Although the majority of cases involve teenagers, braces can play a role for some kids in their earlier years. Since permanent teeth are typically larger than baby teeth, space may need to be opened with the gentle force of braces. This allows teeth to move into place properly, helping avoid more extensive treatment later.

A narrow jaw or a large overbite may create a similar dilemma. Guiding jaw growth while your child’s developing can make a tremendous difference in the long-term outcome. Once the growth stops in teen years, the only corrective measure often involves surgery…always a good scenario to avoid when possible.

The Usual Track

Many youngsters benefit the most from orthodontics after baby teeth fall out and permanent teeth move into place. This classic case may start in the early teen years, leaving a nicely aligned and highly functional set of teeth going into adulthood. The length of time spent wired-up can vary, but average treatment time often falls around two years.

A variety of methods allow orthodontic treatment to solve nearly every possible scenario that appears, but successful treatment relies on good patient compliance. Wearing elastic bands consistently, keeping follow-up appointments for adjustments, and practicing outstanding home care can lead to a positive outcome. This commitment involves frequent preventive visits with your hygienist as well, a strategy that helps avoid cavities around brackets. We specialize in helping our orthodontic patients enjoy a successful outcome: a gorgeous, healthy smile.

Our goal is for our patients to experience the least amount of dental treatment possible. And we know that children who enter adulthood with the fewest restored teeth will enjoy the lowest risk of future problems.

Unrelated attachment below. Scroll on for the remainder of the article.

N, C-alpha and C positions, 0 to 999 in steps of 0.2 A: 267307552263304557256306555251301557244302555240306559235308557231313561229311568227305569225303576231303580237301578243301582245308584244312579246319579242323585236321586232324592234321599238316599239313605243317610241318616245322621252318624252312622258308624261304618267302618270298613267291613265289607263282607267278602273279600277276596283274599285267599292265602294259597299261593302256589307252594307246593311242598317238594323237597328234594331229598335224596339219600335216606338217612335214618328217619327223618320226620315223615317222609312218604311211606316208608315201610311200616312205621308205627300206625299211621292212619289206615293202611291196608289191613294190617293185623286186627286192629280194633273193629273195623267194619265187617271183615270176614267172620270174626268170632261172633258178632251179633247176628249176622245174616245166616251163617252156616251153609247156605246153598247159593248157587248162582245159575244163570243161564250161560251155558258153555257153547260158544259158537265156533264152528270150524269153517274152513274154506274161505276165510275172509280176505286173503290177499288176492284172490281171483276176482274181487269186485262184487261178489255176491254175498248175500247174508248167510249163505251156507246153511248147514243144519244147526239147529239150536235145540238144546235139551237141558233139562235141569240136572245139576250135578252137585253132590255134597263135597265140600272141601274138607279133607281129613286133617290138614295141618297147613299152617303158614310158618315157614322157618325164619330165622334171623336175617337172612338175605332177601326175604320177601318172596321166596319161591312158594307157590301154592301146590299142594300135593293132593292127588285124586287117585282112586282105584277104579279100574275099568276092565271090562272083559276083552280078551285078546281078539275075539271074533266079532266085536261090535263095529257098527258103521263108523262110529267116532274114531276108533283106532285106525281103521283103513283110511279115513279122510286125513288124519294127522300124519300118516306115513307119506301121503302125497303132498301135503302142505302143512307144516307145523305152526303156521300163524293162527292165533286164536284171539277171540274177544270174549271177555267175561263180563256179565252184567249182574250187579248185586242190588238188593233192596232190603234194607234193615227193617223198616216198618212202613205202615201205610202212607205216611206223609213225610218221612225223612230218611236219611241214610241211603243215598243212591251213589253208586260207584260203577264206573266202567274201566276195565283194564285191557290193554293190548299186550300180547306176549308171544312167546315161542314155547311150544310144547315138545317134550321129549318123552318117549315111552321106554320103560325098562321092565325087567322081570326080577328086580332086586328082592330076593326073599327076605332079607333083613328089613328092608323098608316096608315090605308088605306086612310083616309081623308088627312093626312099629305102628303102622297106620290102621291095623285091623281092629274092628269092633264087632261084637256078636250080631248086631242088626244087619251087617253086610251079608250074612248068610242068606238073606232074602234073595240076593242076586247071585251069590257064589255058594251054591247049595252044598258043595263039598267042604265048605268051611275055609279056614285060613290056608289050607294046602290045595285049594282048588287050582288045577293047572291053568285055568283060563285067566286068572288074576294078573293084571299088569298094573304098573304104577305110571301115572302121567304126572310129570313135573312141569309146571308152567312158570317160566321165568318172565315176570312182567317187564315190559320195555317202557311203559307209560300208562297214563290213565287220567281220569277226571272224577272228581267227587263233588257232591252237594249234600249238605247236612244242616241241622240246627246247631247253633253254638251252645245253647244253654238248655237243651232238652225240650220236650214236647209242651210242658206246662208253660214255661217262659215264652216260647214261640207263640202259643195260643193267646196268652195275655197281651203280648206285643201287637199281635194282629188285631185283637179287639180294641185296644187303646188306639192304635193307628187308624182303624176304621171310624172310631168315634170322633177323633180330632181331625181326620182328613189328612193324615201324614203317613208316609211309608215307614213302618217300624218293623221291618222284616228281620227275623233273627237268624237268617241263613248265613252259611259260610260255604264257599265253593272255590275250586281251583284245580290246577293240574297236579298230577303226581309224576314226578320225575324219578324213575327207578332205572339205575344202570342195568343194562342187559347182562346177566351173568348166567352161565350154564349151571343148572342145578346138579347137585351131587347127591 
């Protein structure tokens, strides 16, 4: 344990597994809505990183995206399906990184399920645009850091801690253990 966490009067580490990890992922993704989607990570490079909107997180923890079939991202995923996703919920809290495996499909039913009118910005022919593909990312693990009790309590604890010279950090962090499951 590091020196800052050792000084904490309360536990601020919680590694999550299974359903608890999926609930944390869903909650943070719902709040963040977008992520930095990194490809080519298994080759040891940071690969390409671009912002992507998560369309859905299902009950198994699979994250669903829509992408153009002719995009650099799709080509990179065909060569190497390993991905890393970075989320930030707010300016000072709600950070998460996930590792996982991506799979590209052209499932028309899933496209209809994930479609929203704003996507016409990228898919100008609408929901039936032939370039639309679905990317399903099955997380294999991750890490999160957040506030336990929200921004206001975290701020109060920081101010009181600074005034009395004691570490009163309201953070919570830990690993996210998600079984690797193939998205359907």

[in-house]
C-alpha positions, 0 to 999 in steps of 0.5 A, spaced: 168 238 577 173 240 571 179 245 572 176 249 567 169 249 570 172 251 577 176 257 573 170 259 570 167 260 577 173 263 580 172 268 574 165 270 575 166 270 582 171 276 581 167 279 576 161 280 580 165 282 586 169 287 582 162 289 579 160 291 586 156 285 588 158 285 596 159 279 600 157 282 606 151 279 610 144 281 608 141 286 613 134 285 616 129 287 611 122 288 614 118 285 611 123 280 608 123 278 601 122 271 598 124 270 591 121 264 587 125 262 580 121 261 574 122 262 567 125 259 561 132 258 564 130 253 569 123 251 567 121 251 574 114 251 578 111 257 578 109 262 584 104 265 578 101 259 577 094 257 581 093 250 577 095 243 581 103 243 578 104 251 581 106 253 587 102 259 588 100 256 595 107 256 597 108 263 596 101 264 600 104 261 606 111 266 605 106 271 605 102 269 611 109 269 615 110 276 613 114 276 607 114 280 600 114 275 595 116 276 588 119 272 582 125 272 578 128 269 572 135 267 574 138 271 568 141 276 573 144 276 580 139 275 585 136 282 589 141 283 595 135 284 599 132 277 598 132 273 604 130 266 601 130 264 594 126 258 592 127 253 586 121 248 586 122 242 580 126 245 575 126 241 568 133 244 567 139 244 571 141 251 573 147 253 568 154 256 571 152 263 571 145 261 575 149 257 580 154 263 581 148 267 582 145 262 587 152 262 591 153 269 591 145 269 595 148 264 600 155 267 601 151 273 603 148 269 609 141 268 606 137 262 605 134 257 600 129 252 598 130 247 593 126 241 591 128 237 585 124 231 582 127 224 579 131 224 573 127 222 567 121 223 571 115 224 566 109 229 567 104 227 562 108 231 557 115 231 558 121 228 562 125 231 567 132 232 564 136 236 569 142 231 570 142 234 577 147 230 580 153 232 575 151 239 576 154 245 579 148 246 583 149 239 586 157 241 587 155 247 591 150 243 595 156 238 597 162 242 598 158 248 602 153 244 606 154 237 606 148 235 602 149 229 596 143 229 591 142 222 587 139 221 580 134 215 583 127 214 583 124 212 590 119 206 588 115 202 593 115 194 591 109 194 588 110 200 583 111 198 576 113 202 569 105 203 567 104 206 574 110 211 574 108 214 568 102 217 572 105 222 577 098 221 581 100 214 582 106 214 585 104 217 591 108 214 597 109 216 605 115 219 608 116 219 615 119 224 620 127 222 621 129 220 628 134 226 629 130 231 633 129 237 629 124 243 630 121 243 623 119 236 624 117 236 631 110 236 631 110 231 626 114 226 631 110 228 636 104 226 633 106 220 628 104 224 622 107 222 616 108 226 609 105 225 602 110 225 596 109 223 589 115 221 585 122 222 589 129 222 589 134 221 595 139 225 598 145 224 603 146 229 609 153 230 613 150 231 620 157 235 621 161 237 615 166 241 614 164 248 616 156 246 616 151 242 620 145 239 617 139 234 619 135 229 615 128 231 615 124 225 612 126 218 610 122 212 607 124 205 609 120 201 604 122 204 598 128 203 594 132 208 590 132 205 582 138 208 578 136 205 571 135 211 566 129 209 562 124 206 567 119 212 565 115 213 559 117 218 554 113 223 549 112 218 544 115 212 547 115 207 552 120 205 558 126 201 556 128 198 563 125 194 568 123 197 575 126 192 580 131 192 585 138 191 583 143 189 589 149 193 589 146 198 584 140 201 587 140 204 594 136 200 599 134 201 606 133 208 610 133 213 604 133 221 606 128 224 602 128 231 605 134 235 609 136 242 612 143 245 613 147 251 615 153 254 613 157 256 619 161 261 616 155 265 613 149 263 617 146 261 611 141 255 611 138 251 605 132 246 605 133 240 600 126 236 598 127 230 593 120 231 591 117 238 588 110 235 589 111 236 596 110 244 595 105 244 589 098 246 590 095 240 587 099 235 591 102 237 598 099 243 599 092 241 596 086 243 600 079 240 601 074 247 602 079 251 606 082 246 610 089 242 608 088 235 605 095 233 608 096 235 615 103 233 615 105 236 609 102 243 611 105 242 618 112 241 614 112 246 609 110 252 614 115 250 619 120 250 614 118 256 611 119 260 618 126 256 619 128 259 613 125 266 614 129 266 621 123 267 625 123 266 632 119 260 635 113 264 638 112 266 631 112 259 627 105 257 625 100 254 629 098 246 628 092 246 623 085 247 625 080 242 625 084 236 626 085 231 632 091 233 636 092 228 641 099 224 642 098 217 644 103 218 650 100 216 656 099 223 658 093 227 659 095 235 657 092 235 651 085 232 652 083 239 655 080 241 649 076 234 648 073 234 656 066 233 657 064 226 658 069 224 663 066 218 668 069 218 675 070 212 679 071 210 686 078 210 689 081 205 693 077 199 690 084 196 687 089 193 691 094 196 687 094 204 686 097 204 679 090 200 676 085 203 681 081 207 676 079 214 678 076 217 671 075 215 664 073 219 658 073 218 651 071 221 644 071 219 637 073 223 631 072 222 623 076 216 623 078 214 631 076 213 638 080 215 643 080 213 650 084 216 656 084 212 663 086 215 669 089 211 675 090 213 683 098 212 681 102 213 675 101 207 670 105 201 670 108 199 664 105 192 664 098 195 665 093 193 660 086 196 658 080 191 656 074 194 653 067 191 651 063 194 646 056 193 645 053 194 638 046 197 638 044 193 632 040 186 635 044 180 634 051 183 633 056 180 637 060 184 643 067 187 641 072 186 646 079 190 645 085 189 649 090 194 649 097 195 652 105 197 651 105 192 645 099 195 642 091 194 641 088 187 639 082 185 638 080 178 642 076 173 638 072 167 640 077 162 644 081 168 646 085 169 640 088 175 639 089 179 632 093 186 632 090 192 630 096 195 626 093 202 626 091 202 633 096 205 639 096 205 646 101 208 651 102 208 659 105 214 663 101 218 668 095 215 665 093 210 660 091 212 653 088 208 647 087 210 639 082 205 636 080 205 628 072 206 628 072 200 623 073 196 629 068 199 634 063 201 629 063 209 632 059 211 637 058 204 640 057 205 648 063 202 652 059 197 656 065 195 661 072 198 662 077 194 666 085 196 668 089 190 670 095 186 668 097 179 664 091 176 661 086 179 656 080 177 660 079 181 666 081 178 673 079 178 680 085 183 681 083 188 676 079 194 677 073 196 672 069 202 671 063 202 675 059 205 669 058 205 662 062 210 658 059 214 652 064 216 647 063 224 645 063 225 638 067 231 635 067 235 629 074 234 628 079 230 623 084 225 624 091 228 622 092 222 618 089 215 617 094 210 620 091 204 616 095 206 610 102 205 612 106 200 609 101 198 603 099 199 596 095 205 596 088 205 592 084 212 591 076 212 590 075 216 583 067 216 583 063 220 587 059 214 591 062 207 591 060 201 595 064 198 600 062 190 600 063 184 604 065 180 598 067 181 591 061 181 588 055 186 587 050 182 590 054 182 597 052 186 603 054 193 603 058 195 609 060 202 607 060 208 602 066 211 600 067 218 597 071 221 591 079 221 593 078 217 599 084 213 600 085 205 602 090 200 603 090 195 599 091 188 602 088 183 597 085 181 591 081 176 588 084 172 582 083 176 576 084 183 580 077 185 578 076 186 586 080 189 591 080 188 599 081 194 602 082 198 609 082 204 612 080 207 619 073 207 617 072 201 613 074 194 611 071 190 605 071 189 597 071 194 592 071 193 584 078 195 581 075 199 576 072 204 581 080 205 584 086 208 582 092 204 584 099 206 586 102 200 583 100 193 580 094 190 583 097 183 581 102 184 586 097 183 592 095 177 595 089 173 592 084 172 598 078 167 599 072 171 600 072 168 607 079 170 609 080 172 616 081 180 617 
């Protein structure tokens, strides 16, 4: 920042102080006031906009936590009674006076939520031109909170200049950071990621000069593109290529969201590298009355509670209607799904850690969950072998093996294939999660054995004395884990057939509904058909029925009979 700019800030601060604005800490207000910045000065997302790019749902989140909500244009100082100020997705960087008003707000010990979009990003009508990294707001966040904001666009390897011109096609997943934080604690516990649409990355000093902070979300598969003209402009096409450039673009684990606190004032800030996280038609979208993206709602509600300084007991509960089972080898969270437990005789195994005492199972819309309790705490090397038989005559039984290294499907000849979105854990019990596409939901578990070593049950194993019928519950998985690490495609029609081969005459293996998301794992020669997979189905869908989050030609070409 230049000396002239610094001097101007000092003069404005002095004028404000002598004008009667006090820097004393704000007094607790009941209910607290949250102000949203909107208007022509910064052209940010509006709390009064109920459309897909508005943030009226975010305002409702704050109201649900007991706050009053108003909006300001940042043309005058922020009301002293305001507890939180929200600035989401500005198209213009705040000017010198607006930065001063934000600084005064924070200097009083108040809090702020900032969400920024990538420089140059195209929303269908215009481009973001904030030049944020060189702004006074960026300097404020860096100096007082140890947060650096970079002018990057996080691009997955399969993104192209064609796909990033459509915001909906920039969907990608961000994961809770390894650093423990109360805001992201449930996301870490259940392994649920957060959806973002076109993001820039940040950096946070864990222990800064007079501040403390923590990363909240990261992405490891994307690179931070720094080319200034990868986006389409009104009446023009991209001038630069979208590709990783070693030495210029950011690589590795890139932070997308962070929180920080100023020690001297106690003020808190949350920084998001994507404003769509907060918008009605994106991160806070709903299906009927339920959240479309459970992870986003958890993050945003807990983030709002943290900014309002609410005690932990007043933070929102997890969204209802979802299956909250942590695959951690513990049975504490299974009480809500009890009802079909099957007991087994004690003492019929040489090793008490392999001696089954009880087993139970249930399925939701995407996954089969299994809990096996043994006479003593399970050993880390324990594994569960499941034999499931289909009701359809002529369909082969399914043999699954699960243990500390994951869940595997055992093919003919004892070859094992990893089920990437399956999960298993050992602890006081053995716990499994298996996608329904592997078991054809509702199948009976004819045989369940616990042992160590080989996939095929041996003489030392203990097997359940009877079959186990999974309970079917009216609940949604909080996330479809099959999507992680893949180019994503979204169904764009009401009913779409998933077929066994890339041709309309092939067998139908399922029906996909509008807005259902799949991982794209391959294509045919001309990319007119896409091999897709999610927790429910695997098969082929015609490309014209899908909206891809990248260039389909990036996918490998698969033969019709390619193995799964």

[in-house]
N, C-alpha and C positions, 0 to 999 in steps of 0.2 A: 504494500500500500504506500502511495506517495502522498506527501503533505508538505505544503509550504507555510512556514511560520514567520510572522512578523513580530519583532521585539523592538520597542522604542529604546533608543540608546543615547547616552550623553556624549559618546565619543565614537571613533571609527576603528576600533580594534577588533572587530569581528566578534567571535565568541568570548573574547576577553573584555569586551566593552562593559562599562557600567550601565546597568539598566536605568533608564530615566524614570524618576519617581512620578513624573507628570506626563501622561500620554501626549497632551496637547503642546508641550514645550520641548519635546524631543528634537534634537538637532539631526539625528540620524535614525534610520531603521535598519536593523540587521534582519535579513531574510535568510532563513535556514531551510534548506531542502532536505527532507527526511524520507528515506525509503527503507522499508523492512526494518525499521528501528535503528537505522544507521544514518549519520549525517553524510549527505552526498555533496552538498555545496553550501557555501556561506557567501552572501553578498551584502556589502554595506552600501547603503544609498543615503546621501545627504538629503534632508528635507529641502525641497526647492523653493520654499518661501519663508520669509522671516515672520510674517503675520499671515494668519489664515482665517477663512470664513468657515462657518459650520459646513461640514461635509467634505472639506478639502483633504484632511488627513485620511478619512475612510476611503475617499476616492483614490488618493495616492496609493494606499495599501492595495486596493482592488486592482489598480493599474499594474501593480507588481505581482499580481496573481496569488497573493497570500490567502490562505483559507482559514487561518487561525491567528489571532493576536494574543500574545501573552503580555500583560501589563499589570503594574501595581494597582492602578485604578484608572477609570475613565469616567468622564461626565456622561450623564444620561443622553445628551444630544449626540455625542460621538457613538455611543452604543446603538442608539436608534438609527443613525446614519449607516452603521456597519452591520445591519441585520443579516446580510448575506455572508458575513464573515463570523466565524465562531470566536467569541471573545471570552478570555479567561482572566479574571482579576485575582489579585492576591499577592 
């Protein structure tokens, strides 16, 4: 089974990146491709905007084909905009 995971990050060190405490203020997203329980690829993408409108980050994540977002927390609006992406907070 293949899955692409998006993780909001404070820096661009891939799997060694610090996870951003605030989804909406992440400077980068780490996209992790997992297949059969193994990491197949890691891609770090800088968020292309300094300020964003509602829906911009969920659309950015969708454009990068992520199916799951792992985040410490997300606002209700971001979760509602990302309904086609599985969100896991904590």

Sealants give us a tool that can dramatically reduce the number of fillings placed in permanent teeth during critical stages of growth and development. On the chewing surface of molars, deep grooves reach into the center of the teeth. Under a microscope, these crevices might look like a deep canyon. In fact, most of them are narrower than a single toothbrush bristle but wide enough for bacteria to hide. It’s easy to see how cavities can form in such a perfect hideout.

If the grooves in permanent molars are sealed at a young age, the risk of decay occurring on the chewing surfaces decreases dramatically. Fortunately, this procedure can be done quickly and without any discomfort. If the grooves are free of cavities, they can be gently cleaned out and conditioned for bonding. Then a resin material is flowed into the grooves and sealed quickly with a blue activating light. Within a few minutes, the permanent molars receive a protective measure against cavities.

Sealants only last a few years and may need to be repaired or replaced periodically. But research confirms a 90% reduction in chewing surface cavity activity in sealed molars. This cost-effective, simple step may help your child enter adulthood with fewer fillings and less risk of major dentistry in the future.